Research Article: Natural enemies of armored scales (Hemiptera: Diaspididae) and soft scales (Hemiptera: Coccidae) in Chile: Molecular and morphological identification

Date Published: March 18, 2019

Publisher: Public Library of Science

Author(s): Paul Amouroux, Didier Crochard, Margarita Correa, Géraldine Groussier, Philippe Kreiter, Carola Roman, Emilio Guerrieri, Antonio Garonna, Thibaut Malausa, Tania Zaviezo, Feng Zhang.


Scale insects (Hemiptera: Sternorrhyncha: Coccomorpha) are key pests of agricultural crops and ornamental plants worldwide. Their populations are difficult to control, even with insecticides, due to their cryptic habits. Moreover, there is growing concern over the use of synthetic pesticides for their control, due to deleterious environmental effects and the emergence of resistant populations of target pests. In this context, biological control may be an effective and sustainable approach. Hymenoptera Chalcidoidea includes natural enemies of scale insects that have been successfully used in many biological control programs. However, the correct identification of pest scale species and their natural enemies is particularly challenging because these insects are very small and highly specialized. Integrative taxonomy, coupling DNA barcoding and morphological analysis, has been successfully used to characterize pests and natural enemy species. In this study, we performed a survey of parasitoids and predators of armored and soft scales in Chile, based on 28S and COI barcodes. Fifty-three populations of Diaspididae and 79 populations of Coccidae were sampled over the entire length of the country, from Arica (18°S) to Frutillar (41°S), between January 2015 and February 2016. The phylogenetic relationships obtained by Bayesian inference from multilocus haplotypes revealed 41 putative species of Chalcidoidea, five Coccinellidae and three Neuroptera. Species delimitation was confirmed using ABGD, GMYC and PTP model. In Chalcidoidea, 23 species were identified morphologically, resulting in new COI barcodes for 12 species and new 28S barcodes for 14 species. Two predator species (Rhyzobius lophantae and Coccidophilus transandinus) were identified morphologically, and two parasitoid species, Chartocerus niger and Signiphora bifasciata, were recorded for the first time in Chile.

Partial Text

Scale insects (Hemiptera:Sternorrhyncha: Coccomorpha) are key pests of crops and ornamental plants worldwide. Diaspididae, Pseudococcidae, and Coccidae are the three most important families of Coccomorpha, with 421, 259 and 173 genera, respectively [1]. The control of these pests is still based essentially on repeated applications of synthetic insecticides, raising concerns about insecticide resistance in pests and possible effects on human health [2,3]. A more sustainable approach to the management of these pests involves the use of resident natural enemies or the introduction of exotic ones (biological control), either alone or together with other control methods (integrated pest management) [4]. The efficacy of biological control is dependent on the correct identification of both the target pest and its natural enemies [4]. However, the morphological identification of scale insects requires considerable expertise, as it is based largely on microscopic cuticular characters visible only on adult females in most species. Genetic analyses have recently been added to the morphological approach for the integrative characterization of insects, and seem to be the only tool able to separate closely related species reliably [5,6]. For example, DNA barcoding is a complementary tool for pest identification regardless of sex or developmental stage. This approach has recently been successfully applied to scale insects, with the molecular identification established for armored and soft scales in Chile [7] and for the mealybugs associated with grapes in Chile and elsewhere, worldwide [8–10].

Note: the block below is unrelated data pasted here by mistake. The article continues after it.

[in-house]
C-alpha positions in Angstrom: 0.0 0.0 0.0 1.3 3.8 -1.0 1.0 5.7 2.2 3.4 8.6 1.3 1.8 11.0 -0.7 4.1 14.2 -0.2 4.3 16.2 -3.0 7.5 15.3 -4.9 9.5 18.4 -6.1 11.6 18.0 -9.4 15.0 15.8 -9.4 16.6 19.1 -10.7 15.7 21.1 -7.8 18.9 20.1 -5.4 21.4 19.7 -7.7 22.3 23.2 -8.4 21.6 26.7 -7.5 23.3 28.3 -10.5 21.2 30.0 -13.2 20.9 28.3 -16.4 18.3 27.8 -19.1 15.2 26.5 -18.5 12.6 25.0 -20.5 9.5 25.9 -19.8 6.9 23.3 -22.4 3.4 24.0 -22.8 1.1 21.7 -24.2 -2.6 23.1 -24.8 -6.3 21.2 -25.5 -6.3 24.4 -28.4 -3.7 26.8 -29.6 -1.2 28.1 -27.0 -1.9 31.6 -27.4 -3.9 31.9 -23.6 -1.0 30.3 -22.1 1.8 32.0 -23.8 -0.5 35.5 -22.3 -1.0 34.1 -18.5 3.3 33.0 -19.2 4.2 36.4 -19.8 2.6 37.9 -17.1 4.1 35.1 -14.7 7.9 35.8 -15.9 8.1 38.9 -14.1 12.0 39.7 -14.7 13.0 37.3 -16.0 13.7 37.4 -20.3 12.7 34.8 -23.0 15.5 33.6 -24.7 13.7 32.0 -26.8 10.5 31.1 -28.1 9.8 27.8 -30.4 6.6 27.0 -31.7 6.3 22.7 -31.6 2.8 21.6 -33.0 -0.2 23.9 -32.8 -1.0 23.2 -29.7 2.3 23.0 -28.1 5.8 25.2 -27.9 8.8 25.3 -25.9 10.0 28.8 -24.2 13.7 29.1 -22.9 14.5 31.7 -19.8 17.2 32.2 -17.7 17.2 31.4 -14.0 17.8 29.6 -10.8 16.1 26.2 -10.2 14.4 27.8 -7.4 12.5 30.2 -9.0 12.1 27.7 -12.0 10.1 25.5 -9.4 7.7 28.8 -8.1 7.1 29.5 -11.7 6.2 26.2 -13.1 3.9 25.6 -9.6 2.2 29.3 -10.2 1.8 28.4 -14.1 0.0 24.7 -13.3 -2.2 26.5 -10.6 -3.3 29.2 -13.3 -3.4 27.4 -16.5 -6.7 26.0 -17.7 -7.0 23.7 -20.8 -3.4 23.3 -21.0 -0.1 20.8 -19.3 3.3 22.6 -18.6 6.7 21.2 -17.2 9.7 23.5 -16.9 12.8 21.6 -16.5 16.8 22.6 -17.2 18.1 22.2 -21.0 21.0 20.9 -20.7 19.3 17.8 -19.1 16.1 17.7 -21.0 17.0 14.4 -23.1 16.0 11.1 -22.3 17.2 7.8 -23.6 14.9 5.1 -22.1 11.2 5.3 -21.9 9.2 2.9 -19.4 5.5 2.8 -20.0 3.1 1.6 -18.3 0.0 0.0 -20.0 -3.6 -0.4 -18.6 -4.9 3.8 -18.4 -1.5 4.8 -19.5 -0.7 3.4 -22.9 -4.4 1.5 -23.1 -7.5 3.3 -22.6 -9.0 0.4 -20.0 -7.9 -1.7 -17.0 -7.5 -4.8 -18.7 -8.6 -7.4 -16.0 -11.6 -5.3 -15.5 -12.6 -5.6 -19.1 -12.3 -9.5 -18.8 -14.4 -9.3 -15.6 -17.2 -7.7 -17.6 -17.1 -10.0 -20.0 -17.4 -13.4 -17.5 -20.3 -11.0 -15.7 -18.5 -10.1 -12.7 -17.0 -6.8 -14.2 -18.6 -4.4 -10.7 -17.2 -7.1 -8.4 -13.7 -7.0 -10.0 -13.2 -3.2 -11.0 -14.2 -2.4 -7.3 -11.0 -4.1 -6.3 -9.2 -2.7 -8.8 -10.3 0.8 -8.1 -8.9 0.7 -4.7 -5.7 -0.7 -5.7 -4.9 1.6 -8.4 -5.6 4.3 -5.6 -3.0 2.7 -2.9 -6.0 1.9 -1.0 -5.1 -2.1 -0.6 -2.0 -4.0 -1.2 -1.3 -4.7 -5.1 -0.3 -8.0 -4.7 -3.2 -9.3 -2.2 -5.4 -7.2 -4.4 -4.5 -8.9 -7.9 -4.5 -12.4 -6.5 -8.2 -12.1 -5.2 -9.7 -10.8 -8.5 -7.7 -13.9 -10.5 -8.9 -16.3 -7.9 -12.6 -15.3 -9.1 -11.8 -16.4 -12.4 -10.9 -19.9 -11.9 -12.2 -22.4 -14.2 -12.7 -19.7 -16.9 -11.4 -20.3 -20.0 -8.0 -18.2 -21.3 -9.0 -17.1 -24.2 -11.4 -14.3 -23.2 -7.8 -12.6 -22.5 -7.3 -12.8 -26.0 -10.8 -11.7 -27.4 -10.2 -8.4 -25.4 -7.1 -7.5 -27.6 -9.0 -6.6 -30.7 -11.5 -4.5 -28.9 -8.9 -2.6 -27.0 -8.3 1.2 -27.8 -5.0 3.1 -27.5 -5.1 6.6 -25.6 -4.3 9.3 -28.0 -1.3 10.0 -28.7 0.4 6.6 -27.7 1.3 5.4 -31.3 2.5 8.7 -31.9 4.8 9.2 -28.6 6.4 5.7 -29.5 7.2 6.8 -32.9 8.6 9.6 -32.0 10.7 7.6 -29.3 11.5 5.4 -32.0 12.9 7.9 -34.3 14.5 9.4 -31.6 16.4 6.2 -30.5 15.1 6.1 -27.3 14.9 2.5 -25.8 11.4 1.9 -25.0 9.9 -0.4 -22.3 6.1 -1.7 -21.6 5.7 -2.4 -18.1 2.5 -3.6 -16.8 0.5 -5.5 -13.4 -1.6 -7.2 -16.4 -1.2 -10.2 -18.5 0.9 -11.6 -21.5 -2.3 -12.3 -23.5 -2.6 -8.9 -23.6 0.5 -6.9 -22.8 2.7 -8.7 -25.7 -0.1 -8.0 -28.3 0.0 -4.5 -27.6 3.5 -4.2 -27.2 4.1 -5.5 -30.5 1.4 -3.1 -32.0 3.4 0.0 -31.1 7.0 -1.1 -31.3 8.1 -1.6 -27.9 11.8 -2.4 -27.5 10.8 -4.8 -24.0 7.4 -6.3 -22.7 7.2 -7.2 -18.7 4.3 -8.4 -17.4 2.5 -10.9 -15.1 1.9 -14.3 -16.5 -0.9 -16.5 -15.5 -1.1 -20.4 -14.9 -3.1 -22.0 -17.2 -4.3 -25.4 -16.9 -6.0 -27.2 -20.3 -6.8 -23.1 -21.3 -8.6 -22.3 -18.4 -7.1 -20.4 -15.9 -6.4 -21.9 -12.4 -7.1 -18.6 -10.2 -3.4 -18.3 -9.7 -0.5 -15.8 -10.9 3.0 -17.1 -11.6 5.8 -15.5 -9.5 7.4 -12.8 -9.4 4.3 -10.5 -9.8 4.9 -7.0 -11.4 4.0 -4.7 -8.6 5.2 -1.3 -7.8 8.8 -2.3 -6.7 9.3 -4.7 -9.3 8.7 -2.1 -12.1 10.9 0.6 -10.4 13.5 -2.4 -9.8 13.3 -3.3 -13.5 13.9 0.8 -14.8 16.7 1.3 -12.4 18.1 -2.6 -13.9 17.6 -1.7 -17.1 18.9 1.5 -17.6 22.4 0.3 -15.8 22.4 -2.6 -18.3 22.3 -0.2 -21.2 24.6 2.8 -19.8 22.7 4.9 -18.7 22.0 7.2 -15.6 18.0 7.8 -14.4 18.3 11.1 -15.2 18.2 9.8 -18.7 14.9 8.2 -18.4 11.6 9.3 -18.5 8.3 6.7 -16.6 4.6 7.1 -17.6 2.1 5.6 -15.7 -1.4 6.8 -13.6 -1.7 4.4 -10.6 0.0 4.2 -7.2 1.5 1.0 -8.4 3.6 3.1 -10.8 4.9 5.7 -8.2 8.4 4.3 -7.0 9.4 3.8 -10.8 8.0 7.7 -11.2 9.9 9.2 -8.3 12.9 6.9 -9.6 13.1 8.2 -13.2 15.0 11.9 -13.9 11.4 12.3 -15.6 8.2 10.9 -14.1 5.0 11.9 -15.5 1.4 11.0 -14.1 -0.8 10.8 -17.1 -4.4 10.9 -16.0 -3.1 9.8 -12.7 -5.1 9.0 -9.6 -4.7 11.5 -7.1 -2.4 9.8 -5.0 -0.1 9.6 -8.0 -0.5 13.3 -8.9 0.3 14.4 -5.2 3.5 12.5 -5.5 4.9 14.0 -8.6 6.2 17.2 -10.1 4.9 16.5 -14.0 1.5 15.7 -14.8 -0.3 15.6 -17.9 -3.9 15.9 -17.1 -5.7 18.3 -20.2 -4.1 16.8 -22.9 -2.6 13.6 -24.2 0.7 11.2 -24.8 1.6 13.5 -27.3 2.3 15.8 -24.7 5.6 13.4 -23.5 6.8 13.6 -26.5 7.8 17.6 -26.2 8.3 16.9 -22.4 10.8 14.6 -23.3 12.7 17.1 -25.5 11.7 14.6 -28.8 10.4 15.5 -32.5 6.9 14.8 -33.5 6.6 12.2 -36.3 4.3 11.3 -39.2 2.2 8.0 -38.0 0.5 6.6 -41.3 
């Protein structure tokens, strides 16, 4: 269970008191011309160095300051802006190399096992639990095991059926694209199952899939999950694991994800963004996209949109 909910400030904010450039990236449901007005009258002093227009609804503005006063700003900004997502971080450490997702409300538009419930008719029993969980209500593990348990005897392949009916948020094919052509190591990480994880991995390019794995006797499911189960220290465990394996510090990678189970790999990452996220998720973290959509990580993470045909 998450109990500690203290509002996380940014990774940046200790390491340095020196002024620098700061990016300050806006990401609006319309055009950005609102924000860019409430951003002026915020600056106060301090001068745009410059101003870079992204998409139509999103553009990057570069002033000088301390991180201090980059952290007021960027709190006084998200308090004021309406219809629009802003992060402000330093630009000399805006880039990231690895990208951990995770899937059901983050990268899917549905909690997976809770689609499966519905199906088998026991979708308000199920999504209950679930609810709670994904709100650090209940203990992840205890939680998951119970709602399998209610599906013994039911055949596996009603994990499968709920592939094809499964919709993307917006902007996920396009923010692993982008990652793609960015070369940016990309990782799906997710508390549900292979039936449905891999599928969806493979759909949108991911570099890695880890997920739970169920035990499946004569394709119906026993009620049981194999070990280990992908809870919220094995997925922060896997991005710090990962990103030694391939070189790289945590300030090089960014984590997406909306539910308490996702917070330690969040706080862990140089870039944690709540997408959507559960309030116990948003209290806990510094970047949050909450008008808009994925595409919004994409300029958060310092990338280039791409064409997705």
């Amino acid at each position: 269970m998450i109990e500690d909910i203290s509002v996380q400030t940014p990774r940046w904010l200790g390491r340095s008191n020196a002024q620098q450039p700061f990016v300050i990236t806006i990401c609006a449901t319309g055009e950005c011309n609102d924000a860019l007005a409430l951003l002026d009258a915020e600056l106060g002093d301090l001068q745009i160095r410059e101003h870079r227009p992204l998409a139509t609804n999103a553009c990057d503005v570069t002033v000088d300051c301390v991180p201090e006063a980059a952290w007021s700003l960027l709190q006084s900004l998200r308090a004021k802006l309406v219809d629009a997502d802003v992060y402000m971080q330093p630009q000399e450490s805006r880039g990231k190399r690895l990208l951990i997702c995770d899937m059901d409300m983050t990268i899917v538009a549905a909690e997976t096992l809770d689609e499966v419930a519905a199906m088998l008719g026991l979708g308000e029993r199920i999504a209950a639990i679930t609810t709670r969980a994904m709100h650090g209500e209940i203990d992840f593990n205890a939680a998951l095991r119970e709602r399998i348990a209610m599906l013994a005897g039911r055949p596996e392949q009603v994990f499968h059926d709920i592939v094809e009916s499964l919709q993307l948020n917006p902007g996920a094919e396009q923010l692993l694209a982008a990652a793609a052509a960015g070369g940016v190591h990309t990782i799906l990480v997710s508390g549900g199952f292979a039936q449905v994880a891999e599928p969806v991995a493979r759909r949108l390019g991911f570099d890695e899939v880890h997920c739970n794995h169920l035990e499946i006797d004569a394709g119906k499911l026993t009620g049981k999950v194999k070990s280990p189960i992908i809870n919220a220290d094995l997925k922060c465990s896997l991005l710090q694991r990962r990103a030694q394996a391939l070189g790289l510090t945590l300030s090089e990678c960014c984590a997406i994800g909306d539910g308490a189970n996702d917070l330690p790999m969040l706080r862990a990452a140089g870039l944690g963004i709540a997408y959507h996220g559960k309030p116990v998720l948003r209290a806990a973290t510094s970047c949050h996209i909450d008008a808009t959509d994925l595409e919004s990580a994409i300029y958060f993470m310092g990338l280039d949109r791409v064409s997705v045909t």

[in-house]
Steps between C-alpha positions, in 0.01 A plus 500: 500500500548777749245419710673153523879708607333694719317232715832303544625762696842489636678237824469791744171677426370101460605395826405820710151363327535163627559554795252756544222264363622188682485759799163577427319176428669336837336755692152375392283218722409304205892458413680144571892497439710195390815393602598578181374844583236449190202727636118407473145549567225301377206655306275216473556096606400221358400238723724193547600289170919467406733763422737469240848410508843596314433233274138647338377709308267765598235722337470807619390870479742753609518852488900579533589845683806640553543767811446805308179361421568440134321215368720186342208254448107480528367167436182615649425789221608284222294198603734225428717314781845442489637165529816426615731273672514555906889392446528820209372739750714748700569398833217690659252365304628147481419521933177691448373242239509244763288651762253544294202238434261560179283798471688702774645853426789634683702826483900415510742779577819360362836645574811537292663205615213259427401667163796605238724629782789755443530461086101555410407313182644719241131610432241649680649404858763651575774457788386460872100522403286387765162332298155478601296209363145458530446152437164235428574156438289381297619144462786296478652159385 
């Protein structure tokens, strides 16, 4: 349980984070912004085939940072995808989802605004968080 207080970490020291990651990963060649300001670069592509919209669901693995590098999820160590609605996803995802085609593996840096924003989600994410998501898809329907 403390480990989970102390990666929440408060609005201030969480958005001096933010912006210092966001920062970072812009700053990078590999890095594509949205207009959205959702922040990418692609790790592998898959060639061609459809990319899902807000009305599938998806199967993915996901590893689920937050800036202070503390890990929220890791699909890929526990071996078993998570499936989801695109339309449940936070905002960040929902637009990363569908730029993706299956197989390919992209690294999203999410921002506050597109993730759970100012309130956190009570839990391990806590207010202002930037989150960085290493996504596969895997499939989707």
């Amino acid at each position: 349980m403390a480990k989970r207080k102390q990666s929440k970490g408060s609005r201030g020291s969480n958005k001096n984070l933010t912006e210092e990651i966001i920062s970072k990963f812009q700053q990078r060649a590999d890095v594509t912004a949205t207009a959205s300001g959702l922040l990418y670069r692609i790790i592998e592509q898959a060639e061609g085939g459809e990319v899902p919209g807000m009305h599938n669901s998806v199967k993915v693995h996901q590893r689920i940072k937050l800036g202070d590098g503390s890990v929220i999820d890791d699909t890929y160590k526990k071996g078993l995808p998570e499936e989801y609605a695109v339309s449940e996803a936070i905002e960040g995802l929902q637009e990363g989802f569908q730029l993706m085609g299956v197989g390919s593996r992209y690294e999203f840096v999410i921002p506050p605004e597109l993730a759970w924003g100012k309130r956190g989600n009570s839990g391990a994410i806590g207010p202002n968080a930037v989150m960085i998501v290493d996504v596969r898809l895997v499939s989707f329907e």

We report COI and 28S barcode sequences for parasitoids and predators of armored and soft scales from Chile, which will facilitate the identification of these species in the future. Two Signiphoridae species new to Chile were recorded, and potential new species were detected. Host-parasitoid associations merit greater attention, to improve our understanding of the potential role of some species in the biological control of insect pests. Further research could focus on little studied groups, such as Signiphoridae, and on natural enemies of native scale insects. A deeper knowledge of the biology of the most promising biological control agents is required, together with additional information about possible interactions between species attacking the same host.




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